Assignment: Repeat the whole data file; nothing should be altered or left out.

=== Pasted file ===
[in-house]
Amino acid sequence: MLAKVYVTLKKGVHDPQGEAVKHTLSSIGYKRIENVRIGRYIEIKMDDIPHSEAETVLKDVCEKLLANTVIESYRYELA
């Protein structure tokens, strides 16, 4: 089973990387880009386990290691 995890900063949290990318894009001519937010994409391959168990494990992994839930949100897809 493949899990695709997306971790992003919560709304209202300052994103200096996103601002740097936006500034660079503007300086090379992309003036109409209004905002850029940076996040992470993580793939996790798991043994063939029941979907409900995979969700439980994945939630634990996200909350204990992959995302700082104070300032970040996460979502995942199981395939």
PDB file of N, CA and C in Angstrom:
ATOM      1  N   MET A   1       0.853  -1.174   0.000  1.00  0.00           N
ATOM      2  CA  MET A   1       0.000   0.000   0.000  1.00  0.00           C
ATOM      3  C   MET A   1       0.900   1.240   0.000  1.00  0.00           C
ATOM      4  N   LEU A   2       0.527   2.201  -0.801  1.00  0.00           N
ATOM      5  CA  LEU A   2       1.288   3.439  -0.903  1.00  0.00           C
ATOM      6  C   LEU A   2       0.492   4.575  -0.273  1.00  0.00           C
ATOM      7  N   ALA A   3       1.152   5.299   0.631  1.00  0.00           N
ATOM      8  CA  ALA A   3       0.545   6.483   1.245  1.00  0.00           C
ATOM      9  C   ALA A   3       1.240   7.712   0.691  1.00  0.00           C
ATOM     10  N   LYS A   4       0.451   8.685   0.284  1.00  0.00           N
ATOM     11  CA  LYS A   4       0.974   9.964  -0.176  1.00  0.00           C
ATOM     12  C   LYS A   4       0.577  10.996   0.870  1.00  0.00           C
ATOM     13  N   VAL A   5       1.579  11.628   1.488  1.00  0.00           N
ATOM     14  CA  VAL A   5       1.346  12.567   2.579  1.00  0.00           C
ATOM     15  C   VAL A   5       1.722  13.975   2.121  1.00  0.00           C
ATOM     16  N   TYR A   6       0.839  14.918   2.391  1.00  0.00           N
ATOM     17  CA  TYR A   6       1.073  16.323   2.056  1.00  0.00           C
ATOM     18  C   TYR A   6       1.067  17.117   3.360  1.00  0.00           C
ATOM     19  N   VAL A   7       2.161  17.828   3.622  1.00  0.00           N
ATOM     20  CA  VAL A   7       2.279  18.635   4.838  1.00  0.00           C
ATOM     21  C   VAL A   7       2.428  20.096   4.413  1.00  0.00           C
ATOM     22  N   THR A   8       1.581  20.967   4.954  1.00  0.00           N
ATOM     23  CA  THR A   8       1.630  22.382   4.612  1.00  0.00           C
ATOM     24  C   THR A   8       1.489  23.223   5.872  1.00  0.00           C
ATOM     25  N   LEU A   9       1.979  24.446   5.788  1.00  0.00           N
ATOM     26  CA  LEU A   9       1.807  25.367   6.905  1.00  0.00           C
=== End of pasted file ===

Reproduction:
[in-house]
Amino acid sequence: MLAKVYVTLKKGVHDPQGEAVKHTLSSIGYKRIENVRIGRYIEIKMDDIPHSEAETVLKDVCEKLLANTVIESYRYELA
């Protein structure tokens, strides 16, 4: 089973990387880009386990290691 995890900063949290990318894009001519937010994409391959168990494990992994839930949100897809 493949899990695709997306971790992003919560709304209202300052994103200096996103601002740097936006500034660079503007300086090379992309003036109409209004905002850029940076996040992470993580793939996790798991043994063939029941979907409900995979969700439980994945939630634990996200909350204990992959995302700082104070300032970040996460979502995942199981395939």
PDB file of N, CA and C in Angstrom:
ATOM      1  N   MET A   1       0.853  -1.174   0.000  1.00  0.00           N
ATOM      2  CA  MET A   1       0.000   0.000   0.000  1.00  0.00           C
ATOM      3  C   MET A   1       0.900   1.240   0.000  1.00  0.00           C
ATOM      4  N   LEU A   2       0.527   2.201  -0.801  1.00  0.00           N
ATOM      5  CA  LEU A   2       1.288   3.439  -0.903  1.00  0.00           C
ATOM      6  C   LEU A   2       0.492   4.575  -0.273  1.00  0.00           C
ATOM      7  N   ALA A   3       1.152   5.299   0.631  1.00  0.00           N
ATOM      8  CA  ALA A   3       0.545   6.483   1.245  1.00  0.00           C
ATOM      9  C   ALA A   3       1.240   7.712   0.691  1.00  0.00           C
ATOM     10  N   LYS A   4       0.451   8.685   0.284  1.00  0.00           N
ATOM     11  CA  LYS A   4       0.974   9.964  -0.176  1.00  0.00           C
ATOM     12  C   LYS A   4       0.577  10.996   0.870  1.00  0.00           C
ATOM     13  N   VAL A   5       1.579  11.628   1.488  1.00  0.00           N
ATOM     14  CA  VAL A   5       1.346  12.567   2.579  1.00  0.00           C
ATOM     15  C   VAL A   5       1.722  13.975   2.121  1.00  0.00           C
ATOM     16  N   TYR A   6       0.839  14.918   2.391  1.00  0.00           N
ATOM     17  CA  TYR A   6       1.073  16.323   2.056  1.00  0.00           C
ATOM     18  C   TYR A   6       1.067  17.117   3.360  1.00  0.00           C
ATOM     19  N   VAL A   7       2.161  17.828   3.622  1.00  0.00           N
ATOM     20  CA  VAL A   7       2.279  18.635   4.838  1.00  0.00           C
ATOM     21  C   VAL A   7       2.428  20.096   4.413  1.00  0.00           C
ATOM     22  N   THR A   8       1.581  20.967   4.954  1.00  0.00           N
ATOM     23  CA  THR A   8       1.630  22.382   4.612  1.00  0.00           C
ATOM     24  C   THR A   8       1.489  23.223   5.872  1.00  0.00           C
ATOM     25  N   LEU A   9       1.979  24.446   5.788  1.00  0.00           N
ATOM     26  CA  LEU A   9       1.807  25.367   6.905  1.00  0.00           C